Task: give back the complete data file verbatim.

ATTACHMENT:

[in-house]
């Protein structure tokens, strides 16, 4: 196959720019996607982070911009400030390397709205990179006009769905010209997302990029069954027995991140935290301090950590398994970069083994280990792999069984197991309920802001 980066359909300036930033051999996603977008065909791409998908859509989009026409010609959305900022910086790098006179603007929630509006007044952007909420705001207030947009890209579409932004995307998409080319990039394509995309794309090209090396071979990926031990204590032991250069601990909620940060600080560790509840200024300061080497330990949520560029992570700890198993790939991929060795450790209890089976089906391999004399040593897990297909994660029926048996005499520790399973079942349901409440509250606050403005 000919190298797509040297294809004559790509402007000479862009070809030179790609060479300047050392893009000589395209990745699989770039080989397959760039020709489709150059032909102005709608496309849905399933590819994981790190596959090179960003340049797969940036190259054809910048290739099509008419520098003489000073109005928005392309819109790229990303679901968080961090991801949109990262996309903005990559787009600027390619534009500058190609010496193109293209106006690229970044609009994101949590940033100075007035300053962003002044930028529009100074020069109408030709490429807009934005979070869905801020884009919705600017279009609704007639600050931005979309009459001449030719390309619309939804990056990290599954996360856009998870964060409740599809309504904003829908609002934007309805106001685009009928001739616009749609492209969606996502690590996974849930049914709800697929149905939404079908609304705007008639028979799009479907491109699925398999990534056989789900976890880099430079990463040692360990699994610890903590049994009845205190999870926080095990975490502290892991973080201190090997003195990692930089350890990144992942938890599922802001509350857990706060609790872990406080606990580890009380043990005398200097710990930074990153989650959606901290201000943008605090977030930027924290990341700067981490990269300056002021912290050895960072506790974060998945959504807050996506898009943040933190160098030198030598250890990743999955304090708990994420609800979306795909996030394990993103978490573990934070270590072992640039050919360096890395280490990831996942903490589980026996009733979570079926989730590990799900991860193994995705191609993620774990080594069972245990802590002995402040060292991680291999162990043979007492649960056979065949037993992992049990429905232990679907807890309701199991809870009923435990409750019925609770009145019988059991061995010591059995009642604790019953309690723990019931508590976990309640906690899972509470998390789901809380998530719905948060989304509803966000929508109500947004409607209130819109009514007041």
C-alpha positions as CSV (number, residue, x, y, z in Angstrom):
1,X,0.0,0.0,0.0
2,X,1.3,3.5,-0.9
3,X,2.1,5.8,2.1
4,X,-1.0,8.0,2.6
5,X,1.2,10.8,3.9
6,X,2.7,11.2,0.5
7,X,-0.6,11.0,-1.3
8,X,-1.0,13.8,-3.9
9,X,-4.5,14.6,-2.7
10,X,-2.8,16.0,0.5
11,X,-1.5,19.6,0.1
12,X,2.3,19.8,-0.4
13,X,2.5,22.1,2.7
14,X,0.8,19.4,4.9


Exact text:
[in-house]
């Protein structure tokens, strides 16, 4: 196959720019996607982070911009400030390397709205990179006009769905010209997302990029069954027995991140935290301090950590398994970069083994280990792999069984197991309920802001 980066359909300036930033051999996603977008065909791409998908859509989009026409010609959305900022910086790098006179603007929630509006007044952007909420705001207030947009890209579409932004995307998409080319990039394509995309794309090209090396071979990926031990204590032991250069601990909620940060600080560790509840200024300061080497330990949520560029992570700890198993790939991929060795450790209890089976089906391999004399040593897990297909994660029926048996005499520790399973079942349901409440509250606050403005 000919190298797509040297294809004559790509402007000479862009070809030179790609060479300047050392893009000589395209990745699989770039080989397959760039020709489709150059032909102005709608496309849905399933590819994981790190596959090179960003340049797969940036190259054809910048290739099509008419520098003489000073109005928005392309819109790229990303679901968080961090991801949109990262996309903005990559787009600027390619534009500058190609010496193109293209106006690229970044609009994101949590940033100075007035300053962003002044930028529009100074020069109408030709490429807009934005979070869905801020884009919705600017279009609704007639600050931005979309009459001449030719390309619309939804990056990290599954996360856009998870964060409740599809309504904003829908609002934007309805106001685009009928001739616009749609492209969606996502690590996974849930049914709800697929149905939404079908609304705007008639028979799009479907491109699925398999990534056989789900976890880099430079990463040692360990699994610890903590049994009845205190999870926080095990975490502290892991973080201190090997003195990692930089350890990144992942938890599922802001509350857990706060609790872990406080606990580890009380043990005398200097710990930074990153989650959606901290201000943008605090977030930027924290990341700067981490990269300056002021912290050895960072506790974060998945959504807050996506898009943040933190160098030198030598250890990743999955304090708990994420609800979306795909996030394990993103978490573990934070270590072992640039050919360096890395280490990831996942903490589980026996009733979570079926989730590990799900991860193994995705191609993620774990080594069972245990802590002995402040060292991680291999162990043979007492649960056979065949037993992992049990429905232990679907807890309701199991809870009923435990409750019925609770009145019988059991061995010591059995009642604790019953309690723990019931508590976990309640906690899972509470998390789901809380998530719905948060989304509803966000929508109500947004409607209130819109009514007041």
C-alpha positions as CSV (number, residue, x, y, z in Angstrom):
1,X,0.0,0.0,0.0
2,X,1.3,3.5,-0.9
3,X,2.1,5.8,2.1
4,X,-1.0,8.0,2.6
5,X,1.2,10.8,3.9
6,X,2.7,11.2,0.5
7,X,-0.6,11.0,-1.3
8,X,-1.0,13.8,-3.9
9,X,-4.5,14.6,-2.7
10,X,-2.8,16.0,0.5
11,X,-1.5,19.6,0.1
12,X,2.3,19.8,-0.4
13,X,2.5,22.1,2.7
14,X,0.8,19.4,4.9